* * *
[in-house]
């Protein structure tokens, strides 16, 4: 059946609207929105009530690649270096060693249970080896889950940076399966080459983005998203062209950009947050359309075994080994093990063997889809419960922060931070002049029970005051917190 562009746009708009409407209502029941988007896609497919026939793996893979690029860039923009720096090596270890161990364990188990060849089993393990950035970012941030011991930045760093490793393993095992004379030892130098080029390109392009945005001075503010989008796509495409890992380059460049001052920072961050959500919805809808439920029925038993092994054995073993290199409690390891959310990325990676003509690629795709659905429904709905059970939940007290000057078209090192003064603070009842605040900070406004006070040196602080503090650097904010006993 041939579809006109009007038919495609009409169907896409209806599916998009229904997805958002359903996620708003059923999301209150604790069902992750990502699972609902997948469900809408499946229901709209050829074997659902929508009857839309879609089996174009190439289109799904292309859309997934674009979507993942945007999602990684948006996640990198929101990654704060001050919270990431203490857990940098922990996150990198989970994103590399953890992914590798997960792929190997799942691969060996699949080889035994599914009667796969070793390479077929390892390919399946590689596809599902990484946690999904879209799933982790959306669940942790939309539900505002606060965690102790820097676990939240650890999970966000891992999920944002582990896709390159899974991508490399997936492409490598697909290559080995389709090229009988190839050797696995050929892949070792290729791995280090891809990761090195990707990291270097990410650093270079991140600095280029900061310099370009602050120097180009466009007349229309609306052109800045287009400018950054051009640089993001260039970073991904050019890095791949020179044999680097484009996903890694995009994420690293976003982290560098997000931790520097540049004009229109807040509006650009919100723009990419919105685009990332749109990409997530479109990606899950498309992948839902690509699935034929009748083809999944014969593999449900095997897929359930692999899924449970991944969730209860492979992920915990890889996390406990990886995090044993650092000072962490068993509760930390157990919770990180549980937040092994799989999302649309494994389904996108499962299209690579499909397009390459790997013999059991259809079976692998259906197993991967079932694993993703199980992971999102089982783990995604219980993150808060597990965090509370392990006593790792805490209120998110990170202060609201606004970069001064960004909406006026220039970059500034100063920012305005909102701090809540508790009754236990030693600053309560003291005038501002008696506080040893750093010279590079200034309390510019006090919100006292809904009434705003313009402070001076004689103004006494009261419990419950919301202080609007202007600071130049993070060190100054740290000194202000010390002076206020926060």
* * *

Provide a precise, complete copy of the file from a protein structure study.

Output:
[in-house]
């Protein structure tokens, strides 16, 4: 059946609207929105009530690649270096060693249970080896889950940076399966080459983005998203062209950009947050359309075994080994093990063997889809419960922060931070002049029970005051917190 562009746009708009409407209502029941988007896609497919026939793996893979690029860039923009720096090596270890161990364990188990060849089993393990950035970012941030011991930045760093490793393993095992004379030892130098080029390109392009945005001075503010989008796509495409890992380059460049001052920072961050959500919805809808439920029925038993092994054995073993290199409690390891959310990325990676003509690629795709659905429904709905059970939940007290000057078209090192003064603070009842605040900070406004006070040196602080503090650097904010006993 041939579809006109009007038919495609009409169907896409209806599916998009229904997805958002359903996620708003059923999301209150604790069902992750990502699972609902997948469900809408499946229901709209050829074997659902929508009857839309879609089996174009190439289109799904292309859309997934674009979507993942945007999602990684948006996640990198929101990654704060001050919270990431203490857990940098922990996150990198989970994103590399953890992914590798997960792929190997799942691969060996699949080889035994599914009667796969070793390479077929390892390919399946590689596809599902990484946690999904879209799933982790959306669940942790939309539900505002606060965690102790820097676990939240650890999970966000891992999920944002582990896709390159899974991508490399997936492409490598697909290559080995389709090229009988190839050797696995050929892949070792290729791995280090891809990761090195990707990291270097990410650093270079991140600095280029900061310099370009602050120097180009466009007349229309609306052109800045287009400018950054051009640089993001260039970073991904050019890095791949020179044999680097484009996903890694995009994420690293976003982290560098997000931790520097540049004009229109807040509006650009919100723009990419919105685009990332749109990409997530479109990606899950498309992948839902690509699935034929009748083809999944014969593999449900095997897929359930692999899924449970991944969730209860492979992920915990890889996390406990990886995090044993650092000072962490068993509760930390157990919770990180549980937040092994799989999302649309494994389904996108499962299209690579499909397009390459790997013999059991259809079976692998259906197993991967079932694993993703199980992971999102089982783990995604219980993150808060597990965090509370392990006593790792805490209120998110990170202060609201606004970069001064960004909406006026220039970059500034100063920012305005909102701090809540508790009754236990030693600053309560003291005038501002008696506080040893750093010279590079200034309390510019006090919100006292809904009434705003313009402070001076004689103004006494009261419990419950919301202080609007202007600071130049993070060190100054740290000194202000010390002076206020926060």